By Aoife Delaney
HEALTH & WELL-BEING:
Stories which really connect with your clients
Phil Kingston, Abbey Theatre
Stories which really connect with your clients
By Phil Kingston, Abbey Theatre
Theatre seats are red because it’s the first colour to disappear when the lights go down, it helps us to disappear into the story of the play or film. Good storytelling like good acting is an act of generosity and requires us to disappear too. To tell a story is not an assertion of one's ego but a sharing of one's heart. With some simple tools and the intention to be open, you can connect and inspire.
At Theatre Skills for Business here in the Abbey Theatre, Ireland's National Theatre, there's a moment in our workshops when the atmosphere changes, because people's egos start to disappear. The game but the wary bunch of professionals turn from larky into something more serious. Eyes brighten, shoulders relax, people sit forward in the dark red seats and their colleagues on stage seems to grow. The battle to assert personality has given way to something bigger. They are engaged now because they've started to tell stories and nothing's the same from then on.
We’ve learned a lot over the last few years about how to transfer the skills of the rehearsal room to business settings. How the ensemble tradition feeds into teamwork, how voice control and projection connect to authenticity and presence, how reciting someone else’s words can make them more your own. But one of our recurring successes is seeing how the way playwrights and actors tell stories can enliven other forms of communication.
And this is particularly relevant to incentive travel because narratives start when we break a routine, when we choose or are forced to step out of the ordinary. Destination Management is a gift to storytelling because leaving the familiar is the oldest way to begin a story. The very mention of travel will excite our anticipation of new sensations and the change in perspective these will bring. And just as the would-be traveller is hoping these new experiences will change them for the better, audiences trust a story’s journey too will somehow transform them.
So how do you find compelling material? We always ask our clients to tell a ‘personal' story because this is one of the quickest ways to connect with people's values. No matter how funny or tragic or seemingly mundane it is, a personal story can't help but reveal what we care about. And that's when the connection really starts. Of course, you can choose how open or not you're going to be and this in itself can say a lot about the health of your company. I can honestly say those who take the risk to be more vulnerable than is comfortable are rewarded by a respect and identification superficial stories can't inspire.
To borrow a phrase from the storytelling phenomenon known as The Moth you need to "speak from a scar, not from a wound". So, respect your audience. Be aware that a story which refers to an event that you've learned from, dealt with, reflected on, is not only safe but often enlightening to share with others.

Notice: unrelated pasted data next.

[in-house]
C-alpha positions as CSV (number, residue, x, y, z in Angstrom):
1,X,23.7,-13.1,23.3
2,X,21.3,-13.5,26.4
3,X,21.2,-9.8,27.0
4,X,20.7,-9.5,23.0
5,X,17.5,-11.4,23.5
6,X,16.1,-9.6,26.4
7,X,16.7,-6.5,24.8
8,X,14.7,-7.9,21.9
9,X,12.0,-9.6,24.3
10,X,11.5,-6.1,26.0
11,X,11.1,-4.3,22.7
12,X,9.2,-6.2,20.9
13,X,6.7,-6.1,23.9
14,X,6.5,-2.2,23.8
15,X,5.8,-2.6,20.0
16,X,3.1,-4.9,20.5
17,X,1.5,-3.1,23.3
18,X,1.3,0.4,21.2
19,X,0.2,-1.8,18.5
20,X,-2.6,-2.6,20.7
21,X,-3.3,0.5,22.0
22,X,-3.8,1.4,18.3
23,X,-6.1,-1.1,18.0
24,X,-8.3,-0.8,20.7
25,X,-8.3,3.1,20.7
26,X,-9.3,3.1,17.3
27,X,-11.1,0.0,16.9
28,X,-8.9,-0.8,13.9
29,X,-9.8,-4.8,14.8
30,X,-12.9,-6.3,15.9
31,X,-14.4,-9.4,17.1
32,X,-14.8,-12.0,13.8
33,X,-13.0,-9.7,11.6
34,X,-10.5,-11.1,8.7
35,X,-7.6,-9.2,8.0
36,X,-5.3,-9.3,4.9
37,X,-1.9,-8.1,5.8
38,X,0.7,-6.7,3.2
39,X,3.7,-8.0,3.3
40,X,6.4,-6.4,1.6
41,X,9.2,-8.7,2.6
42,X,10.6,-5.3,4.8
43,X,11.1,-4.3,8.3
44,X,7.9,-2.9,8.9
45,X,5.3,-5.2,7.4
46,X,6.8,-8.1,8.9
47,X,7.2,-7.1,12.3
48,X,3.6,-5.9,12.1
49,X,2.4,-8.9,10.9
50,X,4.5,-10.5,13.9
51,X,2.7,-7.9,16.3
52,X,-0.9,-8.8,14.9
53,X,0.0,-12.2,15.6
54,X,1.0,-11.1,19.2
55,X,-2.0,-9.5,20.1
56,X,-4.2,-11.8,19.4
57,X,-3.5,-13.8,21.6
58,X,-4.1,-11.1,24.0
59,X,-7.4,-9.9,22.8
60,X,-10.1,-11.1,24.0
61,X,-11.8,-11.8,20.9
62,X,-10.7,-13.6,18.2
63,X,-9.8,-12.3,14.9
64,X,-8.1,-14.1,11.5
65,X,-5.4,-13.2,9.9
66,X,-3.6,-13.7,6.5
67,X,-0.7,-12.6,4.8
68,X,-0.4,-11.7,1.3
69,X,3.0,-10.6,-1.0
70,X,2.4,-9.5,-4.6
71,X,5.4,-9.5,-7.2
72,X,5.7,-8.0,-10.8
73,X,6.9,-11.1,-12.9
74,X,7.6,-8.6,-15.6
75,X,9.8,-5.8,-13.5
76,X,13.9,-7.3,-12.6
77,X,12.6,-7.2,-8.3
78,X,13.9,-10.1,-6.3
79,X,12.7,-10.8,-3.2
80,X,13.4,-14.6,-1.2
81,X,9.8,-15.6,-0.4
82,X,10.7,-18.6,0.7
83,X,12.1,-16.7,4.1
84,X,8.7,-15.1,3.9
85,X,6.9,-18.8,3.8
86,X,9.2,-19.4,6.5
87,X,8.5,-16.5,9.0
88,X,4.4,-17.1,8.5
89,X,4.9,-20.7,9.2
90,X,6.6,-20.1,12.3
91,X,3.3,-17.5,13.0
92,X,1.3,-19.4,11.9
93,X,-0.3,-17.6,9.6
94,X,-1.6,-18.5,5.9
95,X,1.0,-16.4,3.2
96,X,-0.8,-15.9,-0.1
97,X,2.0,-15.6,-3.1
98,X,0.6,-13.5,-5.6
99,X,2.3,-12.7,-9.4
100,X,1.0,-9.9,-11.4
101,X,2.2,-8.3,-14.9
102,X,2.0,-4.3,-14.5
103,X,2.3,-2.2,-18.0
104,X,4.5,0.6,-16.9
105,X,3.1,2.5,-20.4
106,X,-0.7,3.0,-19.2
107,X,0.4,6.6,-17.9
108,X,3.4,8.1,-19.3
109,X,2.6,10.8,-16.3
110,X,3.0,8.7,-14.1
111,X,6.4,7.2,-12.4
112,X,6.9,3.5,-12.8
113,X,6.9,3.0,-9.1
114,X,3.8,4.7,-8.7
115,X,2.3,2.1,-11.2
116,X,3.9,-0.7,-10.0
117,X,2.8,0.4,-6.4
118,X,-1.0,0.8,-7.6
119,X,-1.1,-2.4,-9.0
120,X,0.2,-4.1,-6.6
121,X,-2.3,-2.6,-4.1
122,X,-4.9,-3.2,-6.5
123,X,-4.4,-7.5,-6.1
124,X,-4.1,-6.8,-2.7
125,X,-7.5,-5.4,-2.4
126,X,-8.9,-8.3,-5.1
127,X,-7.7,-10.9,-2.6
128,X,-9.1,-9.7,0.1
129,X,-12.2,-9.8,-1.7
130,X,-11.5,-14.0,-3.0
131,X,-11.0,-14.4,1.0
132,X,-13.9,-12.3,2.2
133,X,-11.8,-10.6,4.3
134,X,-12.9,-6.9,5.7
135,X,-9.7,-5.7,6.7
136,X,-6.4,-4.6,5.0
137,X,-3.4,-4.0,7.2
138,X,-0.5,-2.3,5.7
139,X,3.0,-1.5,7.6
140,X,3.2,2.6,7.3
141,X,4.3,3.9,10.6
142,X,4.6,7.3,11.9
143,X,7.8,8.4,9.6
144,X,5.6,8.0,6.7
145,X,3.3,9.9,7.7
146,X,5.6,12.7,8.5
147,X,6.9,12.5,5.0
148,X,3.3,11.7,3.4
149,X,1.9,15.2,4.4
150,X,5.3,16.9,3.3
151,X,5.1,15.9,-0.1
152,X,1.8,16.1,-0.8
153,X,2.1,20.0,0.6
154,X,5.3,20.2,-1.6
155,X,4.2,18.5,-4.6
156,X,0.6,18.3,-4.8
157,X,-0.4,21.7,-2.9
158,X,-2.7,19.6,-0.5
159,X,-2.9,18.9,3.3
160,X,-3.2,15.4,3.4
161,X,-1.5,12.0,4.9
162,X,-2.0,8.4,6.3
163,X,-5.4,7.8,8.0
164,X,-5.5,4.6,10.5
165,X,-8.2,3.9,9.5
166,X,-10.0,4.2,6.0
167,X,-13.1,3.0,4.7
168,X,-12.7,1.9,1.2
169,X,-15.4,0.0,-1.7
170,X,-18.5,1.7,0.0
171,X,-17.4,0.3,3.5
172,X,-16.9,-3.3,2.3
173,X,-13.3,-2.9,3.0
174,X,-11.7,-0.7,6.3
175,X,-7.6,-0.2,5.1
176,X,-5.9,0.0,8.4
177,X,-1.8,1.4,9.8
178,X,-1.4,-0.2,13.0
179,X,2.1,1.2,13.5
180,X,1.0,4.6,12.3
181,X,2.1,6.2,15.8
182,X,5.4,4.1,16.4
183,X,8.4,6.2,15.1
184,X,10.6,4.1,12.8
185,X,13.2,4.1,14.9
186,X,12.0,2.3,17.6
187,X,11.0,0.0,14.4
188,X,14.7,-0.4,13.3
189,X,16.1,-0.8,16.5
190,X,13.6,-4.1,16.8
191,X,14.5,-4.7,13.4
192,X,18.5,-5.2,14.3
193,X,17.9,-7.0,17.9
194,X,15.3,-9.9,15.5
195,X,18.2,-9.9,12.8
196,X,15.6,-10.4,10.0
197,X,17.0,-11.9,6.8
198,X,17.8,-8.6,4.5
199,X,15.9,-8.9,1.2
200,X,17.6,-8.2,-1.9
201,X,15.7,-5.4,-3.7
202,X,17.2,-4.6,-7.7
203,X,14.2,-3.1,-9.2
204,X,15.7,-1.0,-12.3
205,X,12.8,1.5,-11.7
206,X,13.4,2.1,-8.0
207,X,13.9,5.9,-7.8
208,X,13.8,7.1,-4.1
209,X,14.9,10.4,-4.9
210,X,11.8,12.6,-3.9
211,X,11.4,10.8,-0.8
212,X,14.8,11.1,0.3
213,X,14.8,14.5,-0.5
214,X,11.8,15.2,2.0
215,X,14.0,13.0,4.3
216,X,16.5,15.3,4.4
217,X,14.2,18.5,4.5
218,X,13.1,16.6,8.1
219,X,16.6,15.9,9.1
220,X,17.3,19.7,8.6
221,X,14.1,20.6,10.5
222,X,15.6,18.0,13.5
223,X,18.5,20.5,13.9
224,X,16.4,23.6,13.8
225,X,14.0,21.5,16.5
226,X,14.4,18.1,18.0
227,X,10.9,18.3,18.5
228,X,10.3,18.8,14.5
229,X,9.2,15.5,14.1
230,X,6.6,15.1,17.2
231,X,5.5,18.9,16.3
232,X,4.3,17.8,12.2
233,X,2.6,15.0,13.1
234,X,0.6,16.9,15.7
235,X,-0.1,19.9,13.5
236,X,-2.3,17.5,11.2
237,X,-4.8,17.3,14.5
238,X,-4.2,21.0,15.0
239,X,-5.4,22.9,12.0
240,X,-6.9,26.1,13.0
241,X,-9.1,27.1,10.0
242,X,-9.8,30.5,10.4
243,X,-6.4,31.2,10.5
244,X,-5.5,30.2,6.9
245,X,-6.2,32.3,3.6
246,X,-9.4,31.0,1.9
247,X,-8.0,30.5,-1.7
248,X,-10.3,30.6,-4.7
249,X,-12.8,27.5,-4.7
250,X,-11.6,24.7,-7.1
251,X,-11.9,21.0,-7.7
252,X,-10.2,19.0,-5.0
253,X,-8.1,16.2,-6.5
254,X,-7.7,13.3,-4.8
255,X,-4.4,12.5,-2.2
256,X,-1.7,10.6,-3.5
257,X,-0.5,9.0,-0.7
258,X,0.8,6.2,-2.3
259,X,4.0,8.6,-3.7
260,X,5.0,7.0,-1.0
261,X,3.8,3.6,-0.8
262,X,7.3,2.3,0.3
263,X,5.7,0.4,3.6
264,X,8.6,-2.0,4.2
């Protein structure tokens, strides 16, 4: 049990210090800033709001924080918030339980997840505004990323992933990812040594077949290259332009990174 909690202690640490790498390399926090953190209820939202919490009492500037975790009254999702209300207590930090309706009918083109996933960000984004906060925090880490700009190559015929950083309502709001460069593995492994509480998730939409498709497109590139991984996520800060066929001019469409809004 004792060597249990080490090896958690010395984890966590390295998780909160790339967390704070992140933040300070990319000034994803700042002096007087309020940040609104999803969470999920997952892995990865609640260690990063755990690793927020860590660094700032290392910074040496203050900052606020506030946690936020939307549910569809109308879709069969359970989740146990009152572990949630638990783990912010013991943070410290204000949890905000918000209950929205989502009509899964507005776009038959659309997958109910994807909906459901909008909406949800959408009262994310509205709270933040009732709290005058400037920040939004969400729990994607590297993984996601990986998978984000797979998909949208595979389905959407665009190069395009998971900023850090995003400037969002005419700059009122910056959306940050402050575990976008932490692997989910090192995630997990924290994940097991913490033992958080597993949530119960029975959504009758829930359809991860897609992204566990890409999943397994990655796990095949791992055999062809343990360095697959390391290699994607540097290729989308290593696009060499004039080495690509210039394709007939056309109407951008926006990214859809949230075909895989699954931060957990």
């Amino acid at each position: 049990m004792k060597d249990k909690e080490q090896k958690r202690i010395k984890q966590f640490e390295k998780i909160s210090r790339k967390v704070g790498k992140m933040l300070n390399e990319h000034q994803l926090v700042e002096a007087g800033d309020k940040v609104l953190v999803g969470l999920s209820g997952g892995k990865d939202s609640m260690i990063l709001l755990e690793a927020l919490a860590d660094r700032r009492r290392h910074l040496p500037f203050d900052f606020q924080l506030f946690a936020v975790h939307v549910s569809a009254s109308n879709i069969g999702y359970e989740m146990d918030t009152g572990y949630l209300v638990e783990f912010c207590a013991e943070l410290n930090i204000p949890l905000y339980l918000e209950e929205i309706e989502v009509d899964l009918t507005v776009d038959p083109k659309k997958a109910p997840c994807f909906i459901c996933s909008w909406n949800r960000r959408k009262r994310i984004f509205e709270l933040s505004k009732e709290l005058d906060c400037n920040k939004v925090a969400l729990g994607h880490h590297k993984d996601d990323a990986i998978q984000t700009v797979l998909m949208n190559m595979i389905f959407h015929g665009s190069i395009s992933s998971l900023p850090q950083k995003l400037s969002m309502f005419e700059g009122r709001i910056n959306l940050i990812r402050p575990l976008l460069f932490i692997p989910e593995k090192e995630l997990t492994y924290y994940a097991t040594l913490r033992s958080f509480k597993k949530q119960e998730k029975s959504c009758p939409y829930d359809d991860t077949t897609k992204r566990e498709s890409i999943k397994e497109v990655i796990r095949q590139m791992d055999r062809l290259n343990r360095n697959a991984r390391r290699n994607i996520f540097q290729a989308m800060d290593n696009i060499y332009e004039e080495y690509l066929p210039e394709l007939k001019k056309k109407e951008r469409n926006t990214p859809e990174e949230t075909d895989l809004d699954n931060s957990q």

Practically speaking story structure is quite straightforward, you just need building material. So whatever your story is about, choose a significant moment, say when you realized the country you were visiting was truly strange or the project you were involved in could really help the client. Ireland's own James Joyce, one of our greatest writers, called these moments epiphanies - flashes of insight when a deeper meaning is possible. We have them every day and often don't take much notice. But as the psychologist, Carl Rogers remarked ‘That which is most personal is most general'. Your ‘ordinary' observation of the way the taps always seem funny in foreign hotels will speak to us more than a clichéd description of a sunset.
Now, in order to get to this moment and maybe to report its after-effects, you will need other moments, other pictures, like a comic strip or film storyboard, and this collection of images is your basic material. The important thing is to record these in concrete detail. Images sometimes imply just visual but you can also include the time of day, the temperature, the sounds, the smells and tastes. If you show us this moment it is far more powerful than if you just tell us it happened.
As you move through your tale remember basic story structure involves a protagonist who wants something and is thwarted. Overcoming these obstacles leads to a climax which leaves them changed. So if you are talking about Ireland and relating a story of your first view of the Cliffs of Moher (an iconic cliff walk) as a child you could power the story with your desire to get the most out of the family holiday. The obstacles are the terrible weather, your scepticism the cliffs will be dull and the banality of your journey towards them. All this is overcome in the final climatic revelation of their rugged beauty.
At this point, it helps to loop back to something you said earlier like ‘My grandmother always said the cliffs crept up on you' or ‘I never realised the wind could be so exciting'. In improvisation, this is called re-incorporating. It's the simple but deeply satisfying technique of returning to something that was mentioned previously, preferably something that didn't seem that important at the time. And here you reach a natural end whose content will emerge in the moment. I see this on the Abbey stage when our clients find the license to make larger statements like ‘This is when I learned the value of friendship' or ‘Our family would never be the same again'. Statements which could be cringe-worthy clichés but have now been earned. You don't have to be an actor to be a good storyteller but you do have to be generous.
ABOUT THIS CONTENT:
PHIL KINGSTON, Community & Education
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